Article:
Asyst, Solectron forge groundbreaking OEM deal

Cleanroom automation maker moves production to Singapore

By Chris Anderson

SINGAPORE—The opening of a new 16,000-square-foot cleanroom by Solectron Corp. subsidiary Shinei International to serve its new client, Asyst Technologies Inc. (Fremont, Calif.), represents much more than just a standard OEM agreement between two companies.

The deal signals the start of a new path for integrated automation producer Asyst as it looks to recover from withering losses, and at the same time marks contract manufacturer Solectron's entrance into the semiconductor and microelectronics equipment markets.

Under the new agreement, Asyst will effectively cease manufacturing all of its products by the end of June, instead turning to Shinei and its new 16,000-square-foot ISO Class 7 and ISO Class 6 cleanrooms for that service.

“We needed to make this move from our old model of manufacturing the products ourselves, which has very high capital costs, to having the manufacturing done for us,” says Steve Schwartz, chairman and CEO of Asyst.

In June, Asyst Technologies will move its manufacturing operations from Fremont, Calif. to a 16,000-square-foot cleanroom located at Solectron Corp.'s Shinei International subsidiary in Singapore (above).
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According to Schwartz, Solectron, with sales of roughly $200 million in 2002, has the manufacturing capability on site to quickly increase capacity and help Asyst in its goal of becoming a $1 billion company.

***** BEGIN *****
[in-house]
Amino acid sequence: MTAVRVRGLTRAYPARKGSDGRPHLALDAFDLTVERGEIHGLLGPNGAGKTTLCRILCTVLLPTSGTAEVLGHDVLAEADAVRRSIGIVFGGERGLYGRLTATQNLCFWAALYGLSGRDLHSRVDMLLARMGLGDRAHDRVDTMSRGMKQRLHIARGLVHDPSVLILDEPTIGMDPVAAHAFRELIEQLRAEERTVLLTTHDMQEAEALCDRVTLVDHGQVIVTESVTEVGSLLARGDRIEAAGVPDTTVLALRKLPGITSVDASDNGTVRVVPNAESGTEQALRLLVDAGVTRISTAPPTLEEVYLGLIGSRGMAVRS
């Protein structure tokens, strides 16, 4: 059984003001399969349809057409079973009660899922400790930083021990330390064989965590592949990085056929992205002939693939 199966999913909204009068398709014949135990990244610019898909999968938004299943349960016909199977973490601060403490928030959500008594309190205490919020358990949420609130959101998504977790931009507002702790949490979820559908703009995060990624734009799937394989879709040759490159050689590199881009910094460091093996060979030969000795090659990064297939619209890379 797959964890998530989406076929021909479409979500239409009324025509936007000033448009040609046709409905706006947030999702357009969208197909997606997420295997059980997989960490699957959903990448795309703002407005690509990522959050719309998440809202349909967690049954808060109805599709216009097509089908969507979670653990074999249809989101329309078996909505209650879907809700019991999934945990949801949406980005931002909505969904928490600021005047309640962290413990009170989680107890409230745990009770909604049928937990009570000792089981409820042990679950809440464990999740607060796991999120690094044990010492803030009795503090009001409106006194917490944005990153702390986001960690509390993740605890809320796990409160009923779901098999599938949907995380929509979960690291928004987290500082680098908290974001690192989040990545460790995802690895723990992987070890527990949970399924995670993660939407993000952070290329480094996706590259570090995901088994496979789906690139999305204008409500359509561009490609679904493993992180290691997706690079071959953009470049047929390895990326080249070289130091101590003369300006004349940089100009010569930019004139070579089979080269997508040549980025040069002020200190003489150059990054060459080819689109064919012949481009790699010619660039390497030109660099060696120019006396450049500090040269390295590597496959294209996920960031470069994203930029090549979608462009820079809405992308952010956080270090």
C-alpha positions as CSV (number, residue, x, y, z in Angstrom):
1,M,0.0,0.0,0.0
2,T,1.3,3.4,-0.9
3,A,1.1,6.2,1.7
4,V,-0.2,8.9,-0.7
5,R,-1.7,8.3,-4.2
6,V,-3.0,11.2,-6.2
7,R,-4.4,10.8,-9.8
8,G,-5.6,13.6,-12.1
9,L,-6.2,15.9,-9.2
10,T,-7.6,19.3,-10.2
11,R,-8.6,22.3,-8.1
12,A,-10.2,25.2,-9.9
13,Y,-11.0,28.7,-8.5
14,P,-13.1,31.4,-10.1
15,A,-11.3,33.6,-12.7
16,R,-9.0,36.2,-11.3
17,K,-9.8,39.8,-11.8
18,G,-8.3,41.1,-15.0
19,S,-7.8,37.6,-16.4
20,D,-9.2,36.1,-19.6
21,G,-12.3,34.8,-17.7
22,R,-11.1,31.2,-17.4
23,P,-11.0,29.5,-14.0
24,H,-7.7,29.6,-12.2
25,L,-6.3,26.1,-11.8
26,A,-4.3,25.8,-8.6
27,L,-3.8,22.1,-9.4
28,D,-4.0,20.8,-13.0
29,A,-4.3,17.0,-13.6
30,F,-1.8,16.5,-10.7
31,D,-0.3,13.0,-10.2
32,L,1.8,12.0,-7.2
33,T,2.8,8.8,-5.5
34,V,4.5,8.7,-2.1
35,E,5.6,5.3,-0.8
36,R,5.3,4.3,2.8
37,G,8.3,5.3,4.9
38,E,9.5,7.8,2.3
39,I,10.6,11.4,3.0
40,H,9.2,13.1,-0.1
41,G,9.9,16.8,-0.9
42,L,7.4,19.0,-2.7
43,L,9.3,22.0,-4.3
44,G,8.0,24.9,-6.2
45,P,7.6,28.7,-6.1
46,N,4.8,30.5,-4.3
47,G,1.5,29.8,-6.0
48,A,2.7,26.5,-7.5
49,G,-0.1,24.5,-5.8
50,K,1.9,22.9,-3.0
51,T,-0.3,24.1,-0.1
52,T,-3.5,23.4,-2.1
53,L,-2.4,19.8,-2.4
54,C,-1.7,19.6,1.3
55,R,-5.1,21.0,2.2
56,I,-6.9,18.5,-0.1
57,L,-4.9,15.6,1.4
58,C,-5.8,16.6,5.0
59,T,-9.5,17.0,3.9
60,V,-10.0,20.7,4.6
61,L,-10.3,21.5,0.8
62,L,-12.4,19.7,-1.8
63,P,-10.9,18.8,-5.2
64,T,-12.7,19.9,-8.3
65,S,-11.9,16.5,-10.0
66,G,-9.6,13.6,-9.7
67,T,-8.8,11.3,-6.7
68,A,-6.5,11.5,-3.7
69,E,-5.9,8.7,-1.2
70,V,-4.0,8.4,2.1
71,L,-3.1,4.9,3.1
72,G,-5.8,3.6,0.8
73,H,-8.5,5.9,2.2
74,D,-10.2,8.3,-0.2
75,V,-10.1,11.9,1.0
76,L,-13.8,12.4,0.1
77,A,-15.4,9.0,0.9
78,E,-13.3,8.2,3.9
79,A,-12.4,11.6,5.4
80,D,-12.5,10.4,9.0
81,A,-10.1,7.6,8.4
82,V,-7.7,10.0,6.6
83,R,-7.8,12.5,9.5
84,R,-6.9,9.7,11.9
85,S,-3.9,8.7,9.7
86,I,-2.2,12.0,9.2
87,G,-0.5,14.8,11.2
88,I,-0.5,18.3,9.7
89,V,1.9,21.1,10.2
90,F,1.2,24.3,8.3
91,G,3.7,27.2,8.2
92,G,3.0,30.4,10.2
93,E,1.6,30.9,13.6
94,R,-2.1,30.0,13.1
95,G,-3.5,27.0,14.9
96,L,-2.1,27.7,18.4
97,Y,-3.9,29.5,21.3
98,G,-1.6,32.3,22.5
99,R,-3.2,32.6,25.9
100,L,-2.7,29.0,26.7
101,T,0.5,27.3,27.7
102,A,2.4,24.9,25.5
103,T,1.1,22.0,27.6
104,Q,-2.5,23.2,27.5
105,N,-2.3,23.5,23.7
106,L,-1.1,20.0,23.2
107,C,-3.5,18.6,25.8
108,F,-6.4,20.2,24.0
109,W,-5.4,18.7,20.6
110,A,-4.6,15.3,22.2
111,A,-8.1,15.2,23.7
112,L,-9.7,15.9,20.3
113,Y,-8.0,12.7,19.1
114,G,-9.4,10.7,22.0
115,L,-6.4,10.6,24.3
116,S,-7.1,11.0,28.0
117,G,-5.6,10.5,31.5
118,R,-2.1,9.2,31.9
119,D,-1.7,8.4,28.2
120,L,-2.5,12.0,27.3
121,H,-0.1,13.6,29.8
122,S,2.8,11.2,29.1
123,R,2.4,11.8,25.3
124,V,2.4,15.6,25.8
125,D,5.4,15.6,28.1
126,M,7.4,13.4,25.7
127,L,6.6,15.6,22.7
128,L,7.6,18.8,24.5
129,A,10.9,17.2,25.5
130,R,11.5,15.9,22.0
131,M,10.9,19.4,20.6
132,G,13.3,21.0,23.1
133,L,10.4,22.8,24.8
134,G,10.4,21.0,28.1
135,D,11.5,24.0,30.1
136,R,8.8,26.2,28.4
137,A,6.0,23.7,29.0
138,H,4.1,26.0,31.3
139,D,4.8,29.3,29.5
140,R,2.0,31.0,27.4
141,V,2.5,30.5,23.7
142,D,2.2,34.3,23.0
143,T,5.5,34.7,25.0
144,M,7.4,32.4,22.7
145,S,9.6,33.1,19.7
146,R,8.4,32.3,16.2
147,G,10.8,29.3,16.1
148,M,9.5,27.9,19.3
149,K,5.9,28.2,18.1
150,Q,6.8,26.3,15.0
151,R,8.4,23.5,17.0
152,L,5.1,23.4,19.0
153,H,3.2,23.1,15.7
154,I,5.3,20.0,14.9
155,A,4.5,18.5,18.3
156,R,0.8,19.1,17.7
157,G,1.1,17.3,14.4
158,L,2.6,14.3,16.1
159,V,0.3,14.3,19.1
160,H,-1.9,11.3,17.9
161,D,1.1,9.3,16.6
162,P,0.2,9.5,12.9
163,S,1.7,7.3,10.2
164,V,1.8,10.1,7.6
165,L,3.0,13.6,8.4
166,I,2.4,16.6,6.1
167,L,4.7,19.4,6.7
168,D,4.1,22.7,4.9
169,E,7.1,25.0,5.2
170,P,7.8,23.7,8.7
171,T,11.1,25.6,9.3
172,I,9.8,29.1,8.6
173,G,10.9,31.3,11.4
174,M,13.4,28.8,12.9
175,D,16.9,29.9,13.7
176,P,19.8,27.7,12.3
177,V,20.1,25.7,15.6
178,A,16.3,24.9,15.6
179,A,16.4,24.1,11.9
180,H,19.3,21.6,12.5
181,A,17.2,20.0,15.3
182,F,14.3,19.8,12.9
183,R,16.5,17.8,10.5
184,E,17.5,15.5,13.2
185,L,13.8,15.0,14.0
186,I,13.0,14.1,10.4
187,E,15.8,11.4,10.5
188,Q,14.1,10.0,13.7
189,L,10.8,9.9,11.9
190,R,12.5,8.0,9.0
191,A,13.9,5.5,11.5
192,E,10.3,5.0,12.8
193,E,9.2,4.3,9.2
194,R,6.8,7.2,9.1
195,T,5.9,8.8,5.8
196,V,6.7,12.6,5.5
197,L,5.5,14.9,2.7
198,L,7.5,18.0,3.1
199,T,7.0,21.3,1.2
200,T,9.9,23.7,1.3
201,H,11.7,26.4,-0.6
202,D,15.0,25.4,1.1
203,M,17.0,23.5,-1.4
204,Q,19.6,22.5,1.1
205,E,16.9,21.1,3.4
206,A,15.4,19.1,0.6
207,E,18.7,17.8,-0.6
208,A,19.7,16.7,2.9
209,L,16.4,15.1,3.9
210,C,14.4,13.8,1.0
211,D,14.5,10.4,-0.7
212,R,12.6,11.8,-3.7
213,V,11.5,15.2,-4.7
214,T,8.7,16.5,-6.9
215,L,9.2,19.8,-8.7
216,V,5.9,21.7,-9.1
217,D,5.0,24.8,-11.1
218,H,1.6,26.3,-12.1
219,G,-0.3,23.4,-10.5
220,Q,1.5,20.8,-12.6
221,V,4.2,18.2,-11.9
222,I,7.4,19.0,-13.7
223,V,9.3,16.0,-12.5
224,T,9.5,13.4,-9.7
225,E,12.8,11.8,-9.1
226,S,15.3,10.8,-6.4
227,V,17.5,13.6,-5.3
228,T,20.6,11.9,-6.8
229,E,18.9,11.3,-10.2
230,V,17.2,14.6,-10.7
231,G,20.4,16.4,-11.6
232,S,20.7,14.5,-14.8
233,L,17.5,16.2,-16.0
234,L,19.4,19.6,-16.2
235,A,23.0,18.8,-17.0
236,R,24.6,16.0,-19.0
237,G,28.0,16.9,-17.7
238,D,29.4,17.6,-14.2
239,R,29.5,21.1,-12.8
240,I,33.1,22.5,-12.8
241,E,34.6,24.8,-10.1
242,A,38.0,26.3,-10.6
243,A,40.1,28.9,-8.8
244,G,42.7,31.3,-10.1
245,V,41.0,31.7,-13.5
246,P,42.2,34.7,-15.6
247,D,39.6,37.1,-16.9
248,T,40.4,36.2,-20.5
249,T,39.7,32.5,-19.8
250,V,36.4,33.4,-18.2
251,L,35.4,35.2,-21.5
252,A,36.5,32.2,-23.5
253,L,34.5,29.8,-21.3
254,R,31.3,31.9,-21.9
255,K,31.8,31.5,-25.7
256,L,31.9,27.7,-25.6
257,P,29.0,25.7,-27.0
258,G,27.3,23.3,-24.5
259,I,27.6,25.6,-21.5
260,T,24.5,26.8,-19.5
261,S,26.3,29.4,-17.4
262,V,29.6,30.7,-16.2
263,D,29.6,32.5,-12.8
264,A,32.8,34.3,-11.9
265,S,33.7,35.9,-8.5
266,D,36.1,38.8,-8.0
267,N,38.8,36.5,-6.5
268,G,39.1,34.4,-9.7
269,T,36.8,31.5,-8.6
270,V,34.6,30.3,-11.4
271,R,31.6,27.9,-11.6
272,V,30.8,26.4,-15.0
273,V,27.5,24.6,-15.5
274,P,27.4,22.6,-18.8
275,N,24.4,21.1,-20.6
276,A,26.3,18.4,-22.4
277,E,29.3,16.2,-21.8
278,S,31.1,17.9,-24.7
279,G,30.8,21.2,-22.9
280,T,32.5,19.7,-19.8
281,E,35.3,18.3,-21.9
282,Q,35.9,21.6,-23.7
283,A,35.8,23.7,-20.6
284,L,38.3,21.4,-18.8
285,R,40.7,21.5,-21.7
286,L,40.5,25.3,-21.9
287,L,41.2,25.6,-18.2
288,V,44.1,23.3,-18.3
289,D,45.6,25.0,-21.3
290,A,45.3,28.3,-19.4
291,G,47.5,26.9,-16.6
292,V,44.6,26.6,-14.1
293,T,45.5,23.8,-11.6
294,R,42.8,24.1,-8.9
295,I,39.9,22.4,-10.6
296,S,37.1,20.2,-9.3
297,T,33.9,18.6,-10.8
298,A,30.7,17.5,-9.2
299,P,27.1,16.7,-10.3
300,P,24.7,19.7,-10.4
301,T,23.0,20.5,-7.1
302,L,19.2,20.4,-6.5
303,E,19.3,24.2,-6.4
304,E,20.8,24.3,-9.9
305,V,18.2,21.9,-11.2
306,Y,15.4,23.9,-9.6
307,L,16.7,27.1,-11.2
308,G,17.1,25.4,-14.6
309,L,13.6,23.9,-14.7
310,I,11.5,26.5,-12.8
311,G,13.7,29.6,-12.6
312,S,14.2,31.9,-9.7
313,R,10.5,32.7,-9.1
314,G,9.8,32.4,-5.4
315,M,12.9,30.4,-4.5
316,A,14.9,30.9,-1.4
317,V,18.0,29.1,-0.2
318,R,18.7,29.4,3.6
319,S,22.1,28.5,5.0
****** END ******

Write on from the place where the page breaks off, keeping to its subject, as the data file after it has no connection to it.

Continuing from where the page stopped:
The brainchild behind the remaking of Asyst, Schwartz says, is Fred Tiso, who joined the company a little more than a year ago as senior vice president of manufacturing operations. “When I came to Asyst, it wasn't with this intention,” says Tiso. “We wanted to find the best way possible to increase our efficiency and the quality of the product.” Through that process, the company found the best way to turn around the company was to farm out the manufacturing.

“They [Solectron] have very strong engineering capability, high quality, and have familiarity with our two key commodities, which are precision machining and sheet metal,” says Tiso. Also, Tiso notes, the vertical integration of Solectron will help Asyst shorten lead times and minimize inventory.

For Solectron, winning the Asyst deal is its first step into the semiconductor and related industries market. The company says that the cleanroom at Shinei is a substantial investment that the company hopes will pay dividends in time.

“We are a very strong player in the telecom industry,” says Sharon Matthews, corporate vice president of Systems Solutions for Solectron. “We have wanted to move more aggressively into the semiconductor and industrial areas. When we began talking with the people from Asyst, we could see that it would be more of a partnership and not just a deal.”

Areas where the companies will work closely include product engineering and design, and in developing Solectron's supply chain structure within the semiconductor industry. “Asyst has been having some tough times, but they are a good company and we will help them through this,” says Matthews.

Solectron hopes to be able to attract other clients whose manufacturing requires the use of the cleanroom environment it built for Asyst. “We are actively talking to a number of other potential customers right now,” says Matthews. “The supply chain management, mechanical work and cleanroom pieces are not unique to the semiconductor market, and we are trying to penetrate those other markets as well.”


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